But the free track they gave out was Wake Up featuring Toby Morrell of Emery, a heavier Christian band. Wake up is a nice heavy hip hop song, sort of like Linkin Park. Check em out, see if you can dowload the tracks from itunes. And btw, if you think heavy music can't be Christian, you might like to read my post What is Christian Music?
The main trouble in this whole matter of spiritual depression in a sense is this, that we allow our self to talk to us instead of talking to our self. Am I just trying to be deliberately paradoxical? Far from it. This is the very essence of wisdom in this matter. Have you realized that most of your unhappiness in life is due to the fact that you are listening to yourself instead of talking to yourself? Take those thoughts that come to you the moment you wake up in the morning. You have not originated them, but they start talking to you, they bring back the problem of yesterday, etc. Somebody is talking. Who is talking to you? Your self is talking to you. Now this man's treatment [in Psalm 42] was this; instead of allowing this self to talk to him, he starts talking to himself, 'Why art thou cast down, O my soul?' he asks. His soul had been repressing him, crushing him. So he stands up and says: 'Self, listen for a moment, I will speak to you'. Do you know what I mean? If you do not, you have but little experience.D. Martyn Lloyd-Jones, Spiritual Depression: Its Causes and Cures, pp. 20-21; emphasis added.
The main art in the matter of spiritual living is to know how to handle yourself. You have to take yourself in hand, you have to address yourself, preach to yourself, question yourself. You must say to your soul: 'Why art thou cast down'--what business have you to be disquieted? You must turn on yourself, upbraid yourself, condemn yourself, exhort yourself, and say to yourself: 'Hope thou in God'--instead of muttering in this depressed, unhappy way. And then you must go on to remind yourself of God, Who God is, and what God is and what God has done, and what God has pledged Himself to do. Then having done that, end on this great note: defy yourself, and defy other people, and defy the devil and the whole world, and say with this man: 'I shall yet priase Him for the help of His countenance, who is also the health of my countenance and my God'.
ow's this for an idea? A translation of Scripture that takes postmodern inclusiveness to the furthest extreme, dumbs down the text to something less than MTV level, and changes all the politically-incorrect parts to make them teach the opposite of what they mean?
It's been done. Seriously. I'm not making this up.
Titled Good As New: A Radical Retelling of the Scriptures, this atrocity actually carries a foreword by Rowan Williams, Archbishop of Canterbury, the highest-ranking minister in the Anglican Church.
The author, however, is a former British Baptist minister, not an Anglican. John Henson now identifies himself as a member of One, "a network of radical Christians."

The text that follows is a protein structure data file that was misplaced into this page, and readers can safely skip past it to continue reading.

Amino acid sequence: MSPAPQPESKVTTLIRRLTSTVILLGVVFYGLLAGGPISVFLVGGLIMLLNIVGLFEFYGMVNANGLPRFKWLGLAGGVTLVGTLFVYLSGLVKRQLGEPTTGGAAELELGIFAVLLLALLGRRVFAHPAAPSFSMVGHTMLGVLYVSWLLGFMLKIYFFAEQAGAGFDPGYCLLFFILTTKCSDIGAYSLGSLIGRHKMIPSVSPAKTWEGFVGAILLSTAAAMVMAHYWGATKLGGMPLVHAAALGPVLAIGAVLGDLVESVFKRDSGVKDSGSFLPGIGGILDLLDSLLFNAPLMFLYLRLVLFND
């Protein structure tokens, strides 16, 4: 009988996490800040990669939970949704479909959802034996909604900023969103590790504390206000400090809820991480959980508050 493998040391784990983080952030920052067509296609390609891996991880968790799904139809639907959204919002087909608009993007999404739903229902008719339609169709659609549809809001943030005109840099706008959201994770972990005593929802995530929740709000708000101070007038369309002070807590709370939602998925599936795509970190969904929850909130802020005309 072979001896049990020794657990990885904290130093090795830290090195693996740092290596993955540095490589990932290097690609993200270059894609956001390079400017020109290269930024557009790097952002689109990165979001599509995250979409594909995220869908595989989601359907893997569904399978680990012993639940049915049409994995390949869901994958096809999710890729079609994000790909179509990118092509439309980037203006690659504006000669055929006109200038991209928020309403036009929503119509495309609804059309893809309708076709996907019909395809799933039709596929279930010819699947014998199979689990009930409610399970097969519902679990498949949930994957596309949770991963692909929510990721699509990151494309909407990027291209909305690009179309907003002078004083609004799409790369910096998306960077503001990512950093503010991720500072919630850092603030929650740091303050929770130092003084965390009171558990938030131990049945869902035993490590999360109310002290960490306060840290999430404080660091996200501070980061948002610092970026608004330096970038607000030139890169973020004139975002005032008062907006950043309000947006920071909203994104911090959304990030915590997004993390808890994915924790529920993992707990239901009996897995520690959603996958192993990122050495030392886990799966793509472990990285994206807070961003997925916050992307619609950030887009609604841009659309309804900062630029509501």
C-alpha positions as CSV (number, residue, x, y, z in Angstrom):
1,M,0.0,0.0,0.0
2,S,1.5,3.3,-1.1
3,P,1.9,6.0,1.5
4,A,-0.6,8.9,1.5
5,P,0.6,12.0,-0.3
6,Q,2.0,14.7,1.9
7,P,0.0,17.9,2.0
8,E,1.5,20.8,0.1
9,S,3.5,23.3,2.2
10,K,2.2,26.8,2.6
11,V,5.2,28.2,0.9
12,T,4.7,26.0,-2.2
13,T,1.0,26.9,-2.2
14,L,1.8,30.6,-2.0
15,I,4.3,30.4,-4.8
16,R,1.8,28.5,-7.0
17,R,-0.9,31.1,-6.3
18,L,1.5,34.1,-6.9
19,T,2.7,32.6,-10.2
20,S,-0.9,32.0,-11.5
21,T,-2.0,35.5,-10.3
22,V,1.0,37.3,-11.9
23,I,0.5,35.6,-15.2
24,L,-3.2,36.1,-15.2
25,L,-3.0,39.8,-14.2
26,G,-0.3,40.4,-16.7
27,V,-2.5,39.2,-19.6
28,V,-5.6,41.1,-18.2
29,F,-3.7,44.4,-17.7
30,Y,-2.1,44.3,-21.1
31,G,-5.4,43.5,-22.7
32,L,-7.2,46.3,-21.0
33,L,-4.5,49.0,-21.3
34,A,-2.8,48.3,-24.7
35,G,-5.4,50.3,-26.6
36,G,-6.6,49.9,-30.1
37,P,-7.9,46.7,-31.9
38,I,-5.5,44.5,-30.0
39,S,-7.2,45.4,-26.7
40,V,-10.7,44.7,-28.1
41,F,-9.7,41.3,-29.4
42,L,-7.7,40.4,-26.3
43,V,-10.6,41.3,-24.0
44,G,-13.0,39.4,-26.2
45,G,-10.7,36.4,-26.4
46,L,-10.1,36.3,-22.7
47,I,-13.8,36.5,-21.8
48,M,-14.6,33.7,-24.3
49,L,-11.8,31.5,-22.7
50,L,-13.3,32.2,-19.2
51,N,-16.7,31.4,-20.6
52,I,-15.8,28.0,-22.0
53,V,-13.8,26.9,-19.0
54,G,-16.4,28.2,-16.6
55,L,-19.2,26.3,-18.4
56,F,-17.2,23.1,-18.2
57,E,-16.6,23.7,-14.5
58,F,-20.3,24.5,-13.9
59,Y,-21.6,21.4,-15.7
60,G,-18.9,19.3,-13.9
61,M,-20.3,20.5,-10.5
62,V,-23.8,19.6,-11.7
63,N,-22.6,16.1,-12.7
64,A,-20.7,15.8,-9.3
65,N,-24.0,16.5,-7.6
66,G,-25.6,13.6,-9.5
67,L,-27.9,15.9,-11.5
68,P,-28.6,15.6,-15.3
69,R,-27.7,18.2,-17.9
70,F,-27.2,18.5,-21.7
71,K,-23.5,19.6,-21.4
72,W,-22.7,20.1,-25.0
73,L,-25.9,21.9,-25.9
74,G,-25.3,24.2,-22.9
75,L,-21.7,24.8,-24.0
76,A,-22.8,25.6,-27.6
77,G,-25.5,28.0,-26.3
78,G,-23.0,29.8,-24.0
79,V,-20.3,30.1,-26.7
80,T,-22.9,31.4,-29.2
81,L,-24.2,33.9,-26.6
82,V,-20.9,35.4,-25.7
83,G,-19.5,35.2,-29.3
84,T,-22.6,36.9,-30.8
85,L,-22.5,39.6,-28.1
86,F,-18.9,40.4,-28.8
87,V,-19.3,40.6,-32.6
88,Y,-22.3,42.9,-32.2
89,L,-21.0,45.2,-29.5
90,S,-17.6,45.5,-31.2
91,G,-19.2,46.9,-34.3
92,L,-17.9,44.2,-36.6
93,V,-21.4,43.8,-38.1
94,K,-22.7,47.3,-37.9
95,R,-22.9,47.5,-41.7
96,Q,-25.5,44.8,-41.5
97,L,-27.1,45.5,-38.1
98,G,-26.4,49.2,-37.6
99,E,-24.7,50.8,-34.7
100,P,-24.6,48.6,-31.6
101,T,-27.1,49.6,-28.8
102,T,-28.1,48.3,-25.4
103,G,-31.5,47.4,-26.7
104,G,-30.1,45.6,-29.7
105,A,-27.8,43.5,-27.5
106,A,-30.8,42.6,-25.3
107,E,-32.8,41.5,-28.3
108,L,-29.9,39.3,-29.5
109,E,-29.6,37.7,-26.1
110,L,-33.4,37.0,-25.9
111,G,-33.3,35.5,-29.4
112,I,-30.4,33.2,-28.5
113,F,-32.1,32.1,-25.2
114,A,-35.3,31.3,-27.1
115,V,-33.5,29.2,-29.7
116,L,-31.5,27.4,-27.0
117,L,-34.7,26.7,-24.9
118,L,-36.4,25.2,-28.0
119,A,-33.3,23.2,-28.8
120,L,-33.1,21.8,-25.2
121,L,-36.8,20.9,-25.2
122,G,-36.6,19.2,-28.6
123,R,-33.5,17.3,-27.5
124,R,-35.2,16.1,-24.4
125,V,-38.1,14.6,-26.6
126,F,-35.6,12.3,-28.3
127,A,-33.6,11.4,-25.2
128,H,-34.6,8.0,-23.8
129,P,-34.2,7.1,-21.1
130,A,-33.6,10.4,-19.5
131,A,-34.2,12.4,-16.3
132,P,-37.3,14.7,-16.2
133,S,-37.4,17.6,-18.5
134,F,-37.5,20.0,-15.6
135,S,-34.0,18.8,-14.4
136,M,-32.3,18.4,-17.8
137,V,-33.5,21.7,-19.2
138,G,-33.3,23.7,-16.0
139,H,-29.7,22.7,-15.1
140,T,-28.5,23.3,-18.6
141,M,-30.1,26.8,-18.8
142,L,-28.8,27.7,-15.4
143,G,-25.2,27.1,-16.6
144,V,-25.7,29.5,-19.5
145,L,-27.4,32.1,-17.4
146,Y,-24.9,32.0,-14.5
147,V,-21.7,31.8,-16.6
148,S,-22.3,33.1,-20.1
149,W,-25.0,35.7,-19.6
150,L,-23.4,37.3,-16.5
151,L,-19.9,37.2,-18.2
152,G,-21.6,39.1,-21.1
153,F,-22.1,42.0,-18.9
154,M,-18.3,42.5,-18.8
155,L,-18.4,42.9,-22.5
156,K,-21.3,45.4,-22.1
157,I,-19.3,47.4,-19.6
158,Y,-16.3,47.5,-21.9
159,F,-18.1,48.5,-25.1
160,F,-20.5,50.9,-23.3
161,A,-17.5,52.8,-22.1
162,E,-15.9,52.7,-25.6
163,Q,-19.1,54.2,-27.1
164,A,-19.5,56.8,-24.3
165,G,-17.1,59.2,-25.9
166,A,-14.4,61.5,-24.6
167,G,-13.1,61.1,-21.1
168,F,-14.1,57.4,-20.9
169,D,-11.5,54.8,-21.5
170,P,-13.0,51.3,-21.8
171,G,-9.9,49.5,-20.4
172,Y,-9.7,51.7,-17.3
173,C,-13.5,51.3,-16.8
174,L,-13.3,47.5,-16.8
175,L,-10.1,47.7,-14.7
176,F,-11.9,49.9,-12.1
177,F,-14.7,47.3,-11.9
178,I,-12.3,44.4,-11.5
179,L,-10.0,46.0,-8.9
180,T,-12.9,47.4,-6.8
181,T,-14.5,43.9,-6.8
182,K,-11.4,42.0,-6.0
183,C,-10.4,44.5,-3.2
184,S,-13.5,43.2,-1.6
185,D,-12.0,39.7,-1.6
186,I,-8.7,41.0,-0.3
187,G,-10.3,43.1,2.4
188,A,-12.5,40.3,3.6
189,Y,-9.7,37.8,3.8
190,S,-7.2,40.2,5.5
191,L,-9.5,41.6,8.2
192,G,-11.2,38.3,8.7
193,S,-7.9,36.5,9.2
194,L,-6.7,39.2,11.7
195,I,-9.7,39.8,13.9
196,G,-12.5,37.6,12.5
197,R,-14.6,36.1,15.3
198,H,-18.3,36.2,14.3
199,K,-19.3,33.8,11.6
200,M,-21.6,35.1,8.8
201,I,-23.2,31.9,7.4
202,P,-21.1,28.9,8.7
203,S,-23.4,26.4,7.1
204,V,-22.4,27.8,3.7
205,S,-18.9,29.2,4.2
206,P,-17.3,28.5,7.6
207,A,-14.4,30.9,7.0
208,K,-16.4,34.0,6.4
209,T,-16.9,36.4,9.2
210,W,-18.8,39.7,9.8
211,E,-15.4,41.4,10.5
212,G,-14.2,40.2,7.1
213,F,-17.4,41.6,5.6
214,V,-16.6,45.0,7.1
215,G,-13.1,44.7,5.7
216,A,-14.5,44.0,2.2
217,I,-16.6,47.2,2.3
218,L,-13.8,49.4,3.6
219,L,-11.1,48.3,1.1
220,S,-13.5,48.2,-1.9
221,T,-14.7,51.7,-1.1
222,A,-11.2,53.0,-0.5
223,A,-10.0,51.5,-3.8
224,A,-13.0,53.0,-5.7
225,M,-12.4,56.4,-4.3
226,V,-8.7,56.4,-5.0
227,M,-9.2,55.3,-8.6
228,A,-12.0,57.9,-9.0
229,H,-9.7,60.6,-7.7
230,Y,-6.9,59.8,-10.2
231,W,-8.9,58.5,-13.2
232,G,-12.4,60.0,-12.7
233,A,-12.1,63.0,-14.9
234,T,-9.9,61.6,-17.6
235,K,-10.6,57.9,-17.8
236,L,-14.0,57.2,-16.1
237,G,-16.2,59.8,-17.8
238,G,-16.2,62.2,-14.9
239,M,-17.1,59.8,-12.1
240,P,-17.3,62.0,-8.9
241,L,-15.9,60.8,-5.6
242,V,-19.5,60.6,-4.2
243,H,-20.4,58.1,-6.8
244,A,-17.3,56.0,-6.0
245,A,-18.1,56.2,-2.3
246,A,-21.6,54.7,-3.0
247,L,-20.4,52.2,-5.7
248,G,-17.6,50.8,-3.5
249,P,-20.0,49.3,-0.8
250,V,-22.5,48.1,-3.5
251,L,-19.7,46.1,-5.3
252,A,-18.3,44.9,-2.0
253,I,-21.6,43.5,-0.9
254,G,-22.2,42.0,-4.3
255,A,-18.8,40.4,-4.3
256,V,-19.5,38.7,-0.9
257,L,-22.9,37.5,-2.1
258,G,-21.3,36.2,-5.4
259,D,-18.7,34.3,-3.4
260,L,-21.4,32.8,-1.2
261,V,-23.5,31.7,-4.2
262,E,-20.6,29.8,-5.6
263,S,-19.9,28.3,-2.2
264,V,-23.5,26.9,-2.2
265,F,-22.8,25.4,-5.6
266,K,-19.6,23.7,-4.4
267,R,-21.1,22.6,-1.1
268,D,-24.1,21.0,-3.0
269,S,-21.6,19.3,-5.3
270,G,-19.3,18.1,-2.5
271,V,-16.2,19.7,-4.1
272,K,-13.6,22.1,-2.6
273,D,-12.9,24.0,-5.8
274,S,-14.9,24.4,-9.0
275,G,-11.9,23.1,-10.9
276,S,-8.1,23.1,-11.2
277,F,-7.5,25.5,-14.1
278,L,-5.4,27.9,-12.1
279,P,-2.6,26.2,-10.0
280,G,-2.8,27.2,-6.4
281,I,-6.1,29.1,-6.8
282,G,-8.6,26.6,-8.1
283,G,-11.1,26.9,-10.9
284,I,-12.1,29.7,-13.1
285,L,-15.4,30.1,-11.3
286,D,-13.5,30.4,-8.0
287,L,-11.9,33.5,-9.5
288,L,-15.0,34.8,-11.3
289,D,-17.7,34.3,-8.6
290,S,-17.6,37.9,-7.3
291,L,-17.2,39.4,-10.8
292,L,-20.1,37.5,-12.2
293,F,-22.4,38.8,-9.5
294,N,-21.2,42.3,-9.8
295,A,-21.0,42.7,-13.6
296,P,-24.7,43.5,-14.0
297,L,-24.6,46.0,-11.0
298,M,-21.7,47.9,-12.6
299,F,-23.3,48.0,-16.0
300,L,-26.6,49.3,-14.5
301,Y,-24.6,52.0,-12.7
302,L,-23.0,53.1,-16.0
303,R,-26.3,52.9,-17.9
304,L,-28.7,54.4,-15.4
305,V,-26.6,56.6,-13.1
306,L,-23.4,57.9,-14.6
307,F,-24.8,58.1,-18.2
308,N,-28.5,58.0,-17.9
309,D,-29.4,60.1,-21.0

Williams's foreword claims Henson's perversion of Scripture actually aims to show us "What . . . Christianity [would] look like, what . . . Christian language [would] sound like, if we really tried to screen out the stale, the technical, the unconsciously exclusive words and policies and to hear as if for the first time what the Christian scriptures were saying."
Yeah, right. Henson substitutes modern nicknames for most of the characters in Scripture. Peter is called "Rocky," Mary Magdalene is "Maggie," Aaron is "Ron," and Barabbas is shortened to "Barry."
Here's a typical sample, taken from Mark 1:10-11—Mark's account of Jesus' baptism: "As he was climbing up the bank again, the sun shone through a gap in the clouds. At the same time a pigeon flew down and perched on him. Jesus took this as a sign that God's spirit was with him. A voice from overhead was heard saying, 'That's my boy! You're doing fine!'"
Or consider Jesus' rebuke of the Pharisees in Matthew 23:25 ("Woe unto you, scribes and Pharisees, hypocrites!") Henson reimagines it this way: "Take a running jump, Holy Joes, humbugs!"
But that's not the worst of it. Henson's version often turns the Bible's meaning on its head. Consider, for example, 1 Corinthians 7:1-2. In the King James Version, it says, "Now concerning the things whereof ye wrote unto me: It is good for a man not to touch a woman. Nevertheless, to avoid fornication, let every man have his own wife, and let every woman have her own husband."
Henson renders it this way: "Some of you think the best way to cope with sex is for men and women to keep right away from each other. That is more likely to lead to sexual offences. My advice is for everyone to have a regular partner."
When he gets to 1 Corinthians 7:9 ("If they cannot contain, let them marry: for it is better to marry than to burn"), Henson's revision reads: "If you know you have strong needs, get yourself a partner. Better than being frustrated."
Of course, the revision also removes every condemnation of homosexuality and carefully feminizes the language. In fact, the publisher's catalog copy for the book describes it as "women, gay and sinner friendly."
Here's a Web page with some samples of this abomination, if you want to read more.
The irony is that "Good As New" is being marketed as a tool for helping 21st-century readers "hear for the first time what the Christian Scriptures were saying." What it's really designed to do is just the opposite.